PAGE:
“For that reason, our board decided because of the strong partnership with Sheridan and Westfield, our board decided to move (the Carmel campus) a little further north (to Westfield),” Gustin said.

The move will not only provide a campus closer to those students residing in Sheridan and Westfield, but it also will help accomplish the goal of switching leases to mortgages.

The land and construction of Options Westfield will cost approximately $3 to $3.5 million. The square footage be approximately 15,000 square feet versus 13,000 square feet at Options Carmel. Another benefit is the new Westfield campus will be a one-story building.

Options Westfield plans to offer grades sixth, seventh and eighth at the Westfield campus.

“Currently, our middle school has a waiting list at Noblesville, and we prefer not to have a waiting list because we feel students on a waiting list means students not being served,” Walden said.

The move could happen as early as fall 2020.

Noblesville Student of the Month – January

Hello, my name is Miles and I am a sophomore at Options Charter School in Noblesville. I enjoy playing video games and sleeping in my free time.

One of the best things about Options is the level of freedom students have because it allows us to work at our own pace so we can understand everything being taught in classes.

The freedom has really helped me grow and mature in a lot of ways because it has made me improve my time management. It feels like a college environment because I have had to learn how to be more responsible.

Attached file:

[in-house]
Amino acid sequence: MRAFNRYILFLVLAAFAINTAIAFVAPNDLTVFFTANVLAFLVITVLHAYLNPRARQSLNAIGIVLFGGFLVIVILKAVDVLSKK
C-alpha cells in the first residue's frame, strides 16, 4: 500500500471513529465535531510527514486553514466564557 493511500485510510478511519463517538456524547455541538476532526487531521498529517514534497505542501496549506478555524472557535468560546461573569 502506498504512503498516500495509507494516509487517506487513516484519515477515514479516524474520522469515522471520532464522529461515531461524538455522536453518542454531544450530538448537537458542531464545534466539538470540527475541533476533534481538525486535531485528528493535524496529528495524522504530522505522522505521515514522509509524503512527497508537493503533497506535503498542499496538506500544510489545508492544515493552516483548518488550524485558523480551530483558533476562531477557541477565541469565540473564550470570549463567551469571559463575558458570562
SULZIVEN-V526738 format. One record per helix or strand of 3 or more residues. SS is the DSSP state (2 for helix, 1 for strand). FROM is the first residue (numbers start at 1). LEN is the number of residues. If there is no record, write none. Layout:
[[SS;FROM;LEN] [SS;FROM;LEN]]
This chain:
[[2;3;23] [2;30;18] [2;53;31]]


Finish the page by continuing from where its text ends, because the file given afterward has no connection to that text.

I am more productive in school now than I was before I came to Options because it is a very productive environment and I feel like I am constantly improving. Math is now my favorite subject because I am understanding everything better than I ever have before due to how supportive everyone is.

At Options, the teachers take their time to make sure everyone understands what is being taught and they are more supportive than any teachers I had in the past. The teachers are also extremely supportive as they make sure they first get to know who students are as individuals, so they learn how to get the most out of everyone.

 

For more information about Options, click here. Applications are now being accepted for both the 2018-19 and 2019-20 school years.

Carmel Student of the Month – January

Hello, my name is Daniel and I am a freshman at Options Charter School in Carmel. I enjoy playing video games and am very knowledgeable with computers.

My favorite thing about Options is the smaller class sizes. In my previous school, the classes were much larger making it harder for the teachers to give each student the individual attention they need.

At Options, the teachers understand and acknowledge that not all students learn the same way and they are able to take the time to explain the work to each of us to ensure we understand it.

 

For more information about Options, click here. Applications are now being accepted for both the 2018-19 and 2019-20 school years.